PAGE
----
Saturday, May 17, 2008

Maschine Nr. 9, HEADMOVIE

Phillips, 1973-1974 (sources vary, but these dates are the most common); out of print

Technically 2 tracks, 55:10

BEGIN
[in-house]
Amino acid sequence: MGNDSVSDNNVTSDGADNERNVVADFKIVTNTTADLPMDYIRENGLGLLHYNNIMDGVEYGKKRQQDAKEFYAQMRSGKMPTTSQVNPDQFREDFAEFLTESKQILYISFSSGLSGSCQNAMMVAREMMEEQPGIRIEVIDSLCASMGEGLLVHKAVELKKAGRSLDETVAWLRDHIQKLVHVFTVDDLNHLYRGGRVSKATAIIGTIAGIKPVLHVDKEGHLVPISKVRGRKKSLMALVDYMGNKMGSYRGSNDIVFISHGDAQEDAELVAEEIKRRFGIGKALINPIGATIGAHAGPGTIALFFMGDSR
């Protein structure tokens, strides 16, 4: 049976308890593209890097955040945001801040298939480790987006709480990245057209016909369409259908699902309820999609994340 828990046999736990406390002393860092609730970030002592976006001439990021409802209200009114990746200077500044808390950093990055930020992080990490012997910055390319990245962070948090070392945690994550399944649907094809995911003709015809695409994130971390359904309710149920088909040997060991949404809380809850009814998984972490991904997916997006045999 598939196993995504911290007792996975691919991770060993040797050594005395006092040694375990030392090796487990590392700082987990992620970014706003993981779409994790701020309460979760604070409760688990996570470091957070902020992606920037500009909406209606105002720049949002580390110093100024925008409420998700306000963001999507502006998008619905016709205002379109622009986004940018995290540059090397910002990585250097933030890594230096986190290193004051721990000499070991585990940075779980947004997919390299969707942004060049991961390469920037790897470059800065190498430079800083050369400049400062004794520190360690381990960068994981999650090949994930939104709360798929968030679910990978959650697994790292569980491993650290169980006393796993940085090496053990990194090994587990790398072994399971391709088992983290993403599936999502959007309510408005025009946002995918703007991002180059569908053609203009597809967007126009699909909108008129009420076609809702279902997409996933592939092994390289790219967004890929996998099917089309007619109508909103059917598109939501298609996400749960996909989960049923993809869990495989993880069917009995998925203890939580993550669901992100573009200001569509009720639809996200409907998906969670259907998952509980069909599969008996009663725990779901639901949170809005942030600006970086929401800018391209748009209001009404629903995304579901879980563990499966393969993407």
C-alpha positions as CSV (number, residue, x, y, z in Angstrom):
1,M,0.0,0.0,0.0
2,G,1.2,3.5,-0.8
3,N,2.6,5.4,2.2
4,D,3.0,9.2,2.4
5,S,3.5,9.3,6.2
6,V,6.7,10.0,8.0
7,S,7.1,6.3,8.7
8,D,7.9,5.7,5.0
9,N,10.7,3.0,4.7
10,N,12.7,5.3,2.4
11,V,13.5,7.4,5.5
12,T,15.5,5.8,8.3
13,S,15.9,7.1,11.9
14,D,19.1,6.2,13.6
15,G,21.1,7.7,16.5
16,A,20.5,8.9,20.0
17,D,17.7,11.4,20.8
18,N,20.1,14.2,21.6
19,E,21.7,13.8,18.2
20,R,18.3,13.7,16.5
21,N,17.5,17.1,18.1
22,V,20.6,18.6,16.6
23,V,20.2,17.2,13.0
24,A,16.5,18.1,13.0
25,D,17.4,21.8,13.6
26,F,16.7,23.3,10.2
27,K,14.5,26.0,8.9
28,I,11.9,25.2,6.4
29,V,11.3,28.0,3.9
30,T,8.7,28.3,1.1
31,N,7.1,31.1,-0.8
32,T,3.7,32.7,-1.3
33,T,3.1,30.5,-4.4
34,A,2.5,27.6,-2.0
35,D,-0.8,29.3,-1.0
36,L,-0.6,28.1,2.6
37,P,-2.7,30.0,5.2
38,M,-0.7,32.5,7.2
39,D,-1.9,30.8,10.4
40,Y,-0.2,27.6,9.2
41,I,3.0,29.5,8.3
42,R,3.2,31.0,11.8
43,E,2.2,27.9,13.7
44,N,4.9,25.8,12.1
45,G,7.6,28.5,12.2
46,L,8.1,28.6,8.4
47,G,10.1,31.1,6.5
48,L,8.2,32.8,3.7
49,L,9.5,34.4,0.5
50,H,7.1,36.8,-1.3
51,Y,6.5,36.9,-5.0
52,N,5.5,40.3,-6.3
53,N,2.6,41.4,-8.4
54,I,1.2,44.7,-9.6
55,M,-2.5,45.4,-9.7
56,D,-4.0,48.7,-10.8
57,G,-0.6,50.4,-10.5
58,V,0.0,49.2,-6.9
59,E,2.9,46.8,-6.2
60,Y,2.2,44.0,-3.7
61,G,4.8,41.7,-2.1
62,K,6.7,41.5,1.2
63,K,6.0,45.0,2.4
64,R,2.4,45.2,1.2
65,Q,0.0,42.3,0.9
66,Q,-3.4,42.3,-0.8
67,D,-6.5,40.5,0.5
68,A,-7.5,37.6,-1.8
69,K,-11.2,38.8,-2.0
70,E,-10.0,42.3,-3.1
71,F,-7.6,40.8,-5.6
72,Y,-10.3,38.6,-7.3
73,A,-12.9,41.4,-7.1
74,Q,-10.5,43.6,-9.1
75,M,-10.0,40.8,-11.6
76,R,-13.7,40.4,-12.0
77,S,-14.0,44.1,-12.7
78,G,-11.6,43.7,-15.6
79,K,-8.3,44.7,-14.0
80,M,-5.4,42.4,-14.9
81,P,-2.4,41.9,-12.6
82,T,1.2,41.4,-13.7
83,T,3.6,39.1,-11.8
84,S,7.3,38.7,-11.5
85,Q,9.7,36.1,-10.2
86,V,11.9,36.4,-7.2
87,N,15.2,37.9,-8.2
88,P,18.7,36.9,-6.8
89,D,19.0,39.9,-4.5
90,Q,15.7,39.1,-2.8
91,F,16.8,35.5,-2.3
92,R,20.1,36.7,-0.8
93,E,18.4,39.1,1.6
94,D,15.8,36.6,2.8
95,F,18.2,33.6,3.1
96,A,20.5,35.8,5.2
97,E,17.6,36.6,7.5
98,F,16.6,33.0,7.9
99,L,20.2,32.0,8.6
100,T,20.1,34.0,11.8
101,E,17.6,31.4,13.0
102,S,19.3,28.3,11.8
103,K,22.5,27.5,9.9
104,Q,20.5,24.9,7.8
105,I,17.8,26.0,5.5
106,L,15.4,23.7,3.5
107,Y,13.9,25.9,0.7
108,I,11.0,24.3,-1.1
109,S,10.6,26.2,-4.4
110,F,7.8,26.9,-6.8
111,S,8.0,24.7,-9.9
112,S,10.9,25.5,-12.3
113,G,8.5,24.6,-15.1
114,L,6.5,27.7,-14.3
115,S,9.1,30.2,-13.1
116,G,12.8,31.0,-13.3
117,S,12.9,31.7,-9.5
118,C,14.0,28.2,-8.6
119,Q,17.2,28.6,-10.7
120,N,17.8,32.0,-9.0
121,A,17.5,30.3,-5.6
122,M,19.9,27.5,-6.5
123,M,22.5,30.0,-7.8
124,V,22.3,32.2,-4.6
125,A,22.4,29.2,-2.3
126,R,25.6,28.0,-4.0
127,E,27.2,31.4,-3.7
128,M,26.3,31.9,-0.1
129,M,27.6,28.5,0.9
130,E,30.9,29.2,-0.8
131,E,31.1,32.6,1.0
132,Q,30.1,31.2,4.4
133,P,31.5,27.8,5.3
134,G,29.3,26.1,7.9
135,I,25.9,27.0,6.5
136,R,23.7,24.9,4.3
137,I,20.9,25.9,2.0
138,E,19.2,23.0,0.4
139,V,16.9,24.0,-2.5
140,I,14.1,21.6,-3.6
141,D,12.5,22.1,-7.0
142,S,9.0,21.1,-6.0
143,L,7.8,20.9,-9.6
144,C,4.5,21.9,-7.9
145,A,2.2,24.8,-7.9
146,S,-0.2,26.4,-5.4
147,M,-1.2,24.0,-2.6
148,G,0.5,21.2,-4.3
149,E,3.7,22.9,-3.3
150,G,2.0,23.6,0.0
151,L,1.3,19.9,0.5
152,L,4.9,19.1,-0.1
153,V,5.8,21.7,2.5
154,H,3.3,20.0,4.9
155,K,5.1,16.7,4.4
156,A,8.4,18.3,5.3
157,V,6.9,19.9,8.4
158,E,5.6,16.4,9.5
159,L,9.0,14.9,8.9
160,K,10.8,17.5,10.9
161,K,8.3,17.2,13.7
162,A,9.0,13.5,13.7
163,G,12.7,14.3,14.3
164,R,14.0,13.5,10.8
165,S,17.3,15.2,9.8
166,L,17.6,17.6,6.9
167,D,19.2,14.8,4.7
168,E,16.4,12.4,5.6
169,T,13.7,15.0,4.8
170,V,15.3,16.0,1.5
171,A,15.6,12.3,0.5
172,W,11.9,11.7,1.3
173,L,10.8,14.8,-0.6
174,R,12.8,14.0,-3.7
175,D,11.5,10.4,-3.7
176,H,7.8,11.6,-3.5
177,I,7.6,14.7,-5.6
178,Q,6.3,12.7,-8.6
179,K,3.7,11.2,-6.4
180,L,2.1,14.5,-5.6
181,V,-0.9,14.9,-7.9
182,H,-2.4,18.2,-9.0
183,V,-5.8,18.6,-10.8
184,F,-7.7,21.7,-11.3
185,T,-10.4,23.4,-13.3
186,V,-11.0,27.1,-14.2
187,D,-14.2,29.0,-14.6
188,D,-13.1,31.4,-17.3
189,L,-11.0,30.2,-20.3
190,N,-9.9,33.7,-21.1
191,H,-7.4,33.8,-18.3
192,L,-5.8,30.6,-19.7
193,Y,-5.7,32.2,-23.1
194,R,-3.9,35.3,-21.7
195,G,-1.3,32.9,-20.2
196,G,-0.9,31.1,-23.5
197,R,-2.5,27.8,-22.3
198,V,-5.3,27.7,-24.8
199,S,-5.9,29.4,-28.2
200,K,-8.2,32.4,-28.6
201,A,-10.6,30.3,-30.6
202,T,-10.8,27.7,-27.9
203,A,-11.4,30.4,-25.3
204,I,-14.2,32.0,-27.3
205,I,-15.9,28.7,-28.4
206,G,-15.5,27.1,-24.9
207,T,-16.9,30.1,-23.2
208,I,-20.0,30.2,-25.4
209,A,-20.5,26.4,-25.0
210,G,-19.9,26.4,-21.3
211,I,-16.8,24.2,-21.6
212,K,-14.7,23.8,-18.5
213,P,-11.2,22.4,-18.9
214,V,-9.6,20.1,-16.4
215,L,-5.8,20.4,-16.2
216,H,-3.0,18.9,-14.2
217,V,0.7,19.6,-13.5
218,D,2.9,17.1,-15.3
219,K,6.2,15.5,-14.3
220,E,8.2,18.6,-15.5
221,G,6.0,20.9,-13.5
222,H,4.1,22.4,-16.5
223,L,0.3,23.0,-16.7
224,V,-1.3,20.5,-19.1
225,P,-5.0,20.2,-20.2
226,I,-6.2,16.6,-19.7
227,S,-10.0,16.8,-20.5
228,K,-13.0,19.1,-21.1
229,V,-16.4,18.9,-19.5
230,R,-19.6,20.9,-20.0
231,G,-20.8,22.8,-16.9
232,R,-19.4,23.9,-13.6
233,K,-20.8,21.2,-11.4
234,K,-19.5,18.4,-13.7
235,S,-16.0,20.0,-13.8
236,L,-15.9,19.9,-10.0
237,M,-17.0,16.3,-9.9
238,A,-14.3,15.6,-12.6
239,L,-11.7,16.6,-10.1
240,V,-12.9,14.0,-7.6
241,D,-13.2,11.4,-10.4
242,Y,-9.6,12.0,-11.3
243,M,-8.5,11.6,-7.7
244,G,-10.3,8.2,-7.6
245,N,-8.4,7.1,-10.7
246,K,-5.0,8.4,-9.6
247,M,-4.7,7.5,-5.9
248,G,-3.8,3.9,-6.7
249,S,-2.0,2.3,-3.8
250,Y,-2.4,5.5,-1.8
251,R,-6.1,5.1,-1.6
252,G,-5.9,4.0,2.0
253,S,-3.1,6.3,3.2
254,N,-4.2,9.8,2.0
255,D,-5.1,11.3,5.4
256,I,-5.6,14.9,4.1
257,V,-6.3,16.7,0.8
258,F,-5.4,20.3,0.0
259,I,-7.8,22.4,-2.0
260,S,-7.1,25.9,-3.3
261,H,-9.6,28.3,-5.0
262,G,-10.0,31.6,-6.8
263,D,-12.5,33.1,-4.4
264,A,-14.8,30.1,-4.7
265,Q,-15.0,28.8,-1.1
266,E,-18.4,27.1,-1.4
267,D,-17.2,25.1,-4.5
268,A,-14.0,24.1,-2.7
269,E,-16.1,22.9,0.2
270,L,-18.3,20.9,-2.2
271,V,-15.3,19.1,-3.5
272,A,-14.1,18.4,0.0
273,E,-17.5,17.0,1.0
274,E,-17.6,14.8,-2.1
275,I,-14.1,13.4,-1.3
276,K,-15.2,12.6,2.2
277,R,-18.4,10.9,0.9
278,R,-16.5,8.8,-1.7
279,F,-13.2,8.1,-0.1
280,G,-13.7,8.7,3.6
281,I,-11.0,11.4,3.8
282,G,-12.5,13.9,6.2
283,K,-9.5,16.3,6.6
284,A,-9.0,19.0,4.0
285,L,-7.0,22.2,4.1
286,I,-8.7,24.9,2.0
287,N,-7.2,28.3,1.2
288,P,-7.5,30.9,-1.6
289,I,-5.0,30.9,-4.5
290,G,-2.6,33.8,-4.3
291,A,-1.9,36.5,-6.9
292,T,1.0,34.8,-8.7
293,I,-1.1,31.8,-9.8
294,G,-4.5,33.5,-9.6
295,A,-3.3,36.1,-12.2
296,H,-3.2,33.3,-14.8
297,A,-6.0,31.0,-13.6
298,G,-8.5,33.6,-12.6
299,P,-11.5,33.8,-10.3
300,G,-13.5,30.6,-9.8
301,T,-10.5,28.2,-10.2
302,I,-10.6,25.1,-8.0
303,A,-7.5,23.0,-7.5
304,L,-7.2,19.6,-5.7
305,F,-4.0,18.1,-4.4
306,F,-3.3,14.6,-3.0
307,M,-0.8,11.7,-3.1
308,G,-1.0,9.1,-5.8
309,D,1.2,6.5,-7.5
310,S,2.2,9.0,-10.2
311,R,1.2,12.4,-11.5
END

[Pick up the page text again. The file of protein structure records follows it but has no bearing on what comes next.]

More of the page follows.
This is definitely one of the top five Holy Grails of the Nurse With Wound list. While technically a krautrock album, this goes far beyond anything ever labelled as such. HEADMOVIE is exactly what its title says. The only real comparison is like a cross between Miereanu's LUNA CINESE and some of the avant-theatre troupes on the list like Brühwarm or La Grand Magic Circus. Maschine Nr. 9 was a very loose collaboration. The main players were Wolf Wondratschek, Bernd Brummbär and Georg Deuter. Guests included Renate Knaup (of krautrock legends Amon Düül II) and about a dozen others. Knaup and Deuter were probably the best known contributors, with Deuter having a prolific solo career. HEADMOVIE begins with strange metallic echoes and clanging noises. After about two minutes, a narrator starts speaking in German (the predominant language on this album). The music that accompanies this audio movie includes gorgeous ambient synths, strange pulsating minimalism, repetitive folk motifs, fuzz guitar freakouts, and much MUCH more. The instrumentation seems to be mostly synth-based, but that's not entirely clear. None of the music plays for very long, being more a soundtrack to the words than anything else. Different speakers come up at different points, and some very cleverly *ahem* borrowed bits of such previous experimental efforts as "Revolution No. 9" are dropped in to spice up the weirdness. Curiously, at one point samples of the Beatles' "Good Night" are repeated; why this reasonably normal song received such attention is anyone's guess. I do wish I spoke German so I could understand the story more, but I'm fairly sure it's science fiction, most likely with a surrealist twist. "Maschine Nr. 9" is very clearly spoken several times during the record, so who knows? Perhaps that was the name of the "head movie". This is an incredibly difficult listening experience, but it is extraordinarily rewarding. An absolute treasure of the avant-garde; where is the reissue????

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